I didn't detour around the housing project, I just kept on trucking. For one thing, I was running, I had nothing on me but a key to my front door. I'm a tall man and although I don't think anyone considers me imposing, the world is a much more frightening place for a petite woman. So I ran right through the housing project.
As I ran through, I was struck with the familiar question: "Do you think these people hate me? Do they resent not only that I have so much more in material terms, but is it particularly offensive that I am even bringing my bourgeois hobby of running into their neighborhood?"
I'd like my running through their neighborhood to be interpreted in a positive way. Interpreted that I treat this housing project as just another city street and don't shun it just because it's residents are poor and predominantly (completely?) African-American. I'd like there to be some way to telegraph "I got a lot of what I have through hard work," but instead I'm sure just look like another rich, young asshole who can't wait to make them move further from my expensive coffee shops.
I feel this tremendous desire to help them by giving them good financial or educational advice or even personal advice. Heck, I'd love to explain to the kids why I'm running (Because it feels fucking great! Because it gets you in shape! Because it's about hard work and the sense of achievement that comes from completing something difficult! Because I don't want to end up with type II diabetes!).
There's no way for me to actually achieve any of this. The chasm that divides us socially is too much for me to bridge. I have to face that this sort of interaction is too far outside my comfort zone and if a conversation did happen, I would not be able to effectively communicate.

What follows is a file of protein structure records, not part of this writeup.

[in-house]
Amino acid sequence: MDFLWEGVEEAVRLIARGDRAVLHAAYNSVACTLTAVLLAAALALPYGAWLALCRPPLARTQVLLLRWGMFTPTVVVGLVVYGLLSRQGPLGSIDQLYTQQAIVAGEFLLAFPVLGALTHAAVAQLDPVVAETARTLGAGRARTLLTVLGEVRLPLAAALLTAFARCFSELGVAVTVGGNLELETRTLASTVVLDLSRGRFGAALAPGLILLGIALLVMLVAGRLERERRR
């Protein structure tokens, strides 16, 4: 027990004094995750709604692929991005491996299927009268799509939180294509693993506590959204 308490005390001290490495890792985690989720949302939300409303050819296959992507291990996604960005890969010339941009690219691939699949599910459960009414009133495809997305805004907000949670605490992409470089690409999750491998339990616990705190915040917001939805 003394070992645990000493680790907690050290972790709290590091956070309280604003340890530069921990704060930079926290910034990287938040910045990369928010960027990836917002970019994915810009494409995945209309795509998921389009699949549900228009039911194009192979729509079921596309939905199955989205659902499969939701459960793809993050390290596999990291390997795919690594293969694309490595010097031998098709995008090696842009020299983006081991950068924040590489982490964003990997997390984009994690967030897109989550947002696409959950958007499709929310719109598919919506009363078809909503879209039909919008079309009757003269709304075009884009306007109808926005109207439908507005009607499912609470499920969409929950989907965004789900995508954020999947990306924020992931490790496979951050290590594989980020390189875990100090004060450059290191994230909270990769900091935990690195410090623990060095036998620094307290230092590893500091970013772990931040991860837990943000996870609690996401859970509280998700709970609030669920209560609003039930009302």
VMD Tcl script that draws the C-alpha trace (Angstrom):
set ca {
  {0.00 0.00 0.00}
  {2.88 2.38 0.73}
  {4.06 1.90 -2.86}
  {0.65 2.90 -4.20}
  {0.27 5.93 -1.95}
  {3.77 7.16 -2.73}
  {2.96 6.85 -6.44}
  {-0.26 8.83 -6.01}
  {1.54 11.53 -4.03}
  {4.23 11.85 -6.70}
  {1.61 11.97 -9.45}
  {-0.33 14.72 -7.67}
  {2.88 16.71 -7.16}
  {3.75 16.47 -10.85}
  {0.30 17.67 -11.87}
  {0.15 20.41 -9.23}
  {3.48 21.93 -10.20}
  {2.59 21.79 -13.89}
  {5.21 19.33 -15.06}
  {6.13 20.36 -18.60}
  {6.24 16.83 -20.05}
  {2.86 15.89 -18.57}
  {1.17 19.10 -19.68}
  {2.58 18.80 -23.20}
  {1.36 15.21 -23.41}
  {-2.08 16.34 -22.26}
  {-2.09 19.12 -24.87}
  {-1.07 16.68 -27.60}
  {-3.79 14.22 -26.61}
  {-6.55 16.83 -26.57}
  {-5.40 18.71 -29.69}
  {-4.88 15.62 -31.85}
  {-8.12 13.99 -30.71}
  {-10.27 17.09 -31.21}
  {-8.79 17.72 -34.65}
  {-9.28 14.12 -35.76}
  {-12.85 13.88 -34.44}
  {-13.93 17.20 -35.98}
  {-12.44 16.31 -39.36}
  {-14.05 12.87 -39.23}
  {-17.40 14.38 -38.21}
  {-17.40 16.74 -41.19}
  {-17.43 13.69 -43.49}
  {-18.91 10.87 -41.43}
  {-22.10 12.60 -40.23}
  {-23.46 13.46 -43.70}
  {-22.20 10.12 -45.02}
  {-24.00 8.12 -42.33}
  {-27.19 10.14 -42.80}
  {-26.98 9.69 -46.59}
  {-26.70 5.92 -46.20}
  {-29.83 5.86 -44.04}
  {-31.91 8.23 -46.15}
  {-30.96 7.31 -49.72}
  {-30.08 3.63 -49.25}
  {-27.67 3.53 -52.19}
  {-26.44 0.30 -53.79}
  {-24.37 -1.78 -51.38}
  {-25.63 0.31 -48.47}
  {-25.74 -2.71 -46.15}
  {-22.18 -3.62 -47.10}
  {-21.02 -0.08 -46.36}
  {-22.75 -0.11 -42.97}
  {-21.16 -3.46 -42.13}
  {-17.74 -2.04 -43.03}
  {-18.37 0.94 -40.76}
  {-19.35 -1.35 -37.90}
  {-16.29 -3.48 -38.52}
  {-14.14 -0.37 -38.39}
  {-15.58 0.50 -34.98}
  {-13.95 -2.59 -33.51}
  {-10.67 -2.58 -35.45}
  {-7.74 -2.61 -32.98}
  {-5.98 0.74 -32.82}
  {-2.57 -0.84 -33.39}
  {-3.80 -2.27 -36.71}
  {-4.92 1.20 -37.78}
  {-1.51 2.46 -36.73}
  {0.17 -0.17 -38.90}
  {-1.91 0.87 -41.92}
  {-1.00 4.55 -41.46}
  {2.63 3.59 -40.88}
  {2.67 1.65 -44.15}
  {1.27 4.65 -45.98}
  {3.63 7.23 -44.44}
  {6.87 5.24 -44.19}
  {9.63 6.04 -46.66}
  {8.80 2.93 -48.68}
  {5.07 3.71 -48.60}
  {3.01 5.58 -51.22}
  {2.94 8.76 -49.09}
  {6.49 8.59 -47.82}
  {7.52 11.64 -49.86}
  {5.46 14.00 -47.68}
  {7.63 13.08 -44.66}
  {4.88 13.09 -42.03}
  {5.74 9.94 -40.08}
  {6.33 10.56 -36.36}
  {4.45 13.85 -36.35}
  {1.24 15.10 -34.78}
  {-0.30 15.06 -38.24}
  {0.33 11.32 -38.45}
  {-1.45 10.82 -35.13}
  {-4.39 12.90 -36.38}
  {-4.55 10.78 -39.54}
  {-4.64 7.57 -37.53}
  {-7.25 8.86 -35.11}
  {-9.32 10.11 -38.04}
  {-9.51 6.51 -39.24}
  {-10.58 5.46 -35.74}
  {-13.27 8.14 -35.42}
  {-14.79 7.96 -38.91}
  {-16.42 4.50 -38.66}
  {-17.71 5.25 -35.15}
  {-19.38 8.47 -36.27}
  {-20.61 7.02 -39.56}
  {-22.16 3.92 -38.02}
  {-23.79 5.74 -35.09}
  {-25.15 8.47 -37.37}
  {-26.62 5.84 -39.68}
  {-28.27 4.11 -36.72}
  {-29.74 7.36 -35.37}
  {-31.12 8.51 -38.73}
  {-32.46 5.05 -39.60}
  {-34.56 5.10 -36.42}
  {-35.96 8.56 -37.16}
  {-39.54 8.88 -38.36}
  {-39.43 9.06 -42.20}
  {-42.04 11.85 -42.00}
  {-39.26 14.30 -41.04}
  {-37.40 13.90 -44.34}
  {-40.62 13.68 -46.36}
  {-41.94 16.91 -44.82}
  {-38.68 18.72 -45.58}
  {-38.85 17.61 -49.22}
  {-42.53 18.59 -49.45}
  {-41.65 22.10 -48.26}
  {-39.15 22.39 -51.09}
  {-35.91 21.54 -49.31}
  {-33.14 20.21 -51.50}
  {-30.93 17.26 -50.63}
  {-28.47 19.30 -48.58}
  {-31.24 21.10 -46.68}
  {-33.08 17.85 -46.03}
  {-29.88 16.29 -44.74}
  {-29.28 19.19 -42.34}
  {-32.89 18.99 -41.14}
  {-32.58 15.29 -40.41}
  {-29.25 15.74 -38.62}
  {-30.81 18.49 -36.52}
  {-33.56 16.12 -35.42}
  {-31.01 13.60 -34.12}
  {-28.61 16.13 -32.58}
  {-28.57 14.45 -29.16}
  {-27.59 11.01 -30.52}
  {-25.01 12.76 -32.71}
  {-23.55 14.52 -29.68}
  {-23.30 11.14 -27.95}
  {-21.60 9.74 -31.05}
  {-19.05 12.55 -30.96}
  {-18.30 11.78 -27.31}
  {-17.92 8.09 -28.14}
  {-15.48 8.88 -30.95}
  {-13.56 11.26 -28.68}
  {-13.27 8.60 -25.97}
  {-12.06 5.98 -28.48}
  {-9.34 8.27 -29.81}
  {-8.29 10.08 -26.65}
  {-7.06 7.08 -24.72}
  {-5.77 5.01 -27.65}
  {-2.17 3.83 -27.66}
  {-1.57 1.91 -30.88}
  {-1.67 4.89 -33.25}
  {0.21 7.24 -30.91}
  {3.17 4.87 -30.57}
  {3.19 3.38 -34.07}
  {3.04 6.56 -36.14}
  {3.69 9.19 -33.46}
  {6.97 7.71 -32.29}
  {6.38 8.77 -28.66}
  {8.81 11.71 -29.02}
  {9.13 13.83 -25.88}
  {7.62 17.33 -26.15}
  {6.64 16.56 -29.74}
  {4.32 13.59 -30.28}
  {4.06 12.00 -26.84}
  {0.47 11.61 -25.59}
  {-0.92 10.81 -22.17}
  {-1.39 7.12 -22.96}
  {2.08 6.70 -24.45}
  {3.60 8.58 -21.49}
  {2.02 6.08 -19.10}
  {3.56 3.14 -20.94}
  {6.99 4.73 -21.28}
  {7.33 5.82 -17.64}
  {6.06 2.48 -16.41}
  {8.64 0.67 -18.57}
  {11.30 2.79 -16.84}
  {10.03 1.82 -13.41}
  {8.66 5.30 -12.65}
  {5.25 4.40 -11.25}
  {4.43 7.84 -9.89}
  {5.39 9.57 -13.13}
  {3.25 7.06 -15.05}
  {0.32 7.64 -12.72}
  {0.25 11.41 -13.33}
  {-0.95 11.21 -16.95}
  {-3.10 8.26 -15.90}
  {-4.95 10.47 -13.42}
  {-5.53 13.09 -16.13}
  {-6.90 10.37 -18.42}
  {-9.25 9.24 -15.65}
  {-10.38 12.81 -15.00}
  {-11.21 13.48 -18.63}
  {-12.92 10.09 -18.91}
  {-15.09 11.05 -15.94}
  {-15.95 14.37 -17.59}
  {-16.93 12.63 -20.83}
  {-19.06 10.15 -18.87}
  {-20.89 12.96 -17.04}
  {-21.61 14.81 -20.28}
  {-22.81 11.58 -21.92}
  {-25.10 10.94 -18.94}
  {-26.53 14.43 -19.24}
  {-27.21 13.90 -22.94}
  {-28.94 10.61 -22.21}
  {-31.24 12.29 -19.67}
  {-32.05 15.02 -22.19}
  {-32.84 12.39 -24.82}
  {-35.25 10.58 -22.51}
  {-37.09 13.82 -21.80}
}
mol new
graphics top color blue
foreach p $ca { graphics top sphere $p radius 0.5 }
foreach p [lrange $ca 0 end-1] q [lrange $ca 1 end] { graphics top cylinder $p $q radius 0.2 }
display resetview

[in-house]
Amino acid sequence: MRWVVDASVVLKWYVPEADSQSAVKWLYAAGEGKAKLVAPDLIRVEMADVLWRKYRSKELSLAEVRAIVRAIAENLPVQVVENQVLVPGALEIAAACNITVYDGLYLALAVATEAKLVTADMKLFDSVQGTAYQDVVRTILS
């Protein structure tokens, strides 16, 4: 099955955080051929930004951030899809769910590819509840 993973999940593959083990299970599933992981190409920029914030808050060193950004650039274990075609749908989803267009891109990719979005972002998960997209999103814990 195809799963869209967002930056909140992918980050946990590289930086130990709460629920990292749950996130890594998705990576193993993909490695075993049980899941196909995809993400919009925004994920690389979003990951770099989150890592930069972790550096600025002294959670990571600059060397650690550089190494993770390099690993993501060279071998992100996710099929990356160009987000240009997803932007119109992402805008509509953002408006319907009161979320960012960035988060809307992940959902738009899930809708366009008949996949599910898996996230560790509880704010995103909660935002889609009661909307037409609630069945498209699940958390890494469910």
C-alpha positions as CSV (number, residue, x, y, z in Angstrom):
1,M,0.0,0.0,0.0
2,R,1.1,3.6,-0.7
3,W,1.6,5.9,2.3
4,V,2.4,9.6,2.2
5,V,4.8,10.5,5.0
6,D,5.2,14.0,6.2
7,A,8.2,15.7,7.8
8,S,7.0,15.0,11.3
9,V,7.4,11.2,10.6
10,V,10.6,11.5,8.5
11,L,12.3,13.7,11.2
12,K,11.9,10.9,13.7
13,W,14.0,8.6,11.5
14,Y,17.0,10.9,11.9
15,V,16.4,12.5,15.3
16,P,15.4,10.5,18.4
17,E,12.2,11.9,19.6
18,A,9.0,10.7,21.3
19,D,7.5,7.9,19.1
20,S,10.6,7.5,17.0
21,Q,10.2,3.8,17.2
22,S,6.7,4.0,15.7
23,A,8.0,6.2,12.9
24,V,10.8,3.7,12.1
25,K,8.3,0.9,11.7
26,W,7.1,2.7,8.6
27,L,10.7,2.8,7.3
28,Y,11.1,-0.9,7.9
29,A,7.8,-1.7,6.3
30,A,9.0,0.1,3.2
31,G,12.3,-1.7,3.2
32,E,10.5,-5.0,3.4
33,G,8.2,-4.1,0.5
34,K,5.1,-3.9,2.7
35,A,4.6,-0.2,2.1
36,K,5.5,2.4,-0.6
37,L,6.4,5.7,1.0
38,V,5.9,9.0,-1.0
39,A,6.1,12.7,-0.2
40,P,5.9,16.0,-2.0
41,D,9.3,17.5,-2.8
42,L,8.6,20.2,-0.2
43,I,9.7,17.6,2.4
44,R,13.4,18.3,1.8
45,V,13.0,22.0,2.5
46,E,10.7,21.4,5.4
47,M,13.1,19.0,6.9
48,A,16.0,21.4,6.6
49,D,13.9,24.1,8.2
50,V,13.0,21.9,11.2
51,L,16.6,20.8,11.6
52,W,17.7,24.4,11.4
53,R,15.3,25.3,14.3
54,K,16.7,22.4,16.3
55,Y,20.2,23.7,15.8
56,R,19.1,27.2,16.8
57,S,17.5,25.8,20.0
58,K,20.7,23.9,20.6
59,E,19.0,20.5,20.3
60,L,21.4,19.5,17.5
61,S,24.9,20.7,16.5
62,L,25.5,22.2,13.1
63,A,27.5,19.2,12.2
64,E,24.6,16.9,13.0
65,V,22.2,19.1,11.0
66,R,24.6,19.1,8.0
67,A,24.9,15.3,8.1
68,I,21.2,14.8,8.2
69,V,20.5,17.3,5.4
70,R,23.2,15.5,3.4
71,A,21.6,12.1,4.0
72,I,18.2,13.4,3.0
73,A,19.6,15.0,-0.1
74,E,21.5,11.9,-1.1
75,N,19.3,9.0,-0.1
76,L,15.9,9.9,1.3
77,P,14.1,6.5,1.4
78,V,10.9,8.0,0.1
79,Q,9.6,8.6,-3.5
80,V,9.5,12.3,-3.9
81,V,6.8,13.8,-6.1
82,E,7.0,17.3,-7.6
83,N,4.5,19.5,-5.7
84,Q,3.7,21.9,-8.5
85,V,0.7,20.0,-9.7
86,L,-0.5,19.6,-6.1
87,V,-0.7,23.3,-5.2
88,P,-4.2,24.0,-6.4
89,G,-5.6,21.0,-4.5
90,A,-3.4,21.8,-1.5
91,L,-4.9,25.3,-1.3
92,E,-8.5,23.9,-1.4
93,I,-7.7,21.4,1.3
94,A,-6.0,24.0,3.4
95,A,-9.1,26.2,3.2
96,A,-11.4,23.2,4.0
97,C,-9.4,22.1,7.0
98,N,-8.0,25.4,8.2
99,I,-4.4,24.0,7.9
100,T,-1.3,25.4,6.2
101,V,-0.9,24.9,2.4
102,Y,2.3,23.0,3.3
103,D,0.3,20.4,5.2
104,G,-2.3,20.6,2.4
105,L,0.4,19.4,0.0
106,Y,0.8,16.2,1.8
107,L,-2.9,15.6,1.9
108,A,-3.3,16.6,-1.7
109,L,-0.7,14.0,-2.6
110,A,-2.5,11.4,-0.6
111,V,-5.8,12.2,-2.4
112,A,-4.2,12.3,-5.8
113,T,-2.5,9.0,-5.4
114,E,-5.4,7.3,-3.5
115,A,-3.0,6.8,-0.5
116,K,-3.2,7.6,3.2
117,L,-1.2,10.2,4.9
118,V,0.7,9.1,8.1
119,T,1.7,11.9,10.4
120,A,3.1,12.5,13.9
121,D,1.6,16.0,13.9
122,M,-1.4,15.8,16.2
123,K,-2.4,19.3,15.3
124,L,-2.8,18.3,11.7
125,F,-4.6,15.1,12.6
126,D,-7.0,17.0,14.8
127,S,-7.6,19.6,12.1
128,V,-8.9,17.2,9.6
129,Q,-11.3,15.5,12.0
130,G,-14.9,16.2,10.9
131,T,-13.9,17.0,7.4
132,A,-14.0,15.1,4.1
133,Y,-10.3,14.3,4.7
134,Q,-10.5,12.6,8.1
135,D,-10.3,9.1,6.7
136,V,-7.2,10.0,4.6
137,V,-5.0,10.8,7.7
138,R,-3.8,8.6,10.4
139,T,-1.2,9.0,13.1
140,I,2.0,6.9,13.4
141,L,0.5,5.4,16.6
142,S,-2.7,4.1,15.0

I run on, and the next thought is, of course, why do I feel I need to try to spread happiness by forcing my middle-class values on poor people? I think this, of course, because I am running and when you are running you have a lot time to try to think about things that aren't how tired you feel or how far you have left to go.
The answer to this question definitely points back to Biss's (the essayist) point about the feeling of "having more than I deserve." I feel guilty for having more than I deserve, but more subtly, I probably feel the desire to pass these values on to people poorer than myself in hopes of justifying my beliefs. If they adopt my values and also find success, then perhaps I am not party to some terrible crime. I'm just a person who has played by the rules, and here's living proof that anyone can succeed with these rules, so clearly the game wasn't necessarily rigged in my favor.
But I can't escape the fact that the game is partly rigged in my favor, even if I don't actively try to take advantage of it, I'm still a white, middle-class man. So I run on. I cross Central Avenue, reach Little Italy. Back on familiar turf, back to a neighborhood where you can take a date and purchase over-priced Italian food, wine, and dessert. Probably not much more than 2 miles to go on this run, I'm almost done!
I guess that's the other reason to run; because you can make visible, evident progress and you're always moving forward.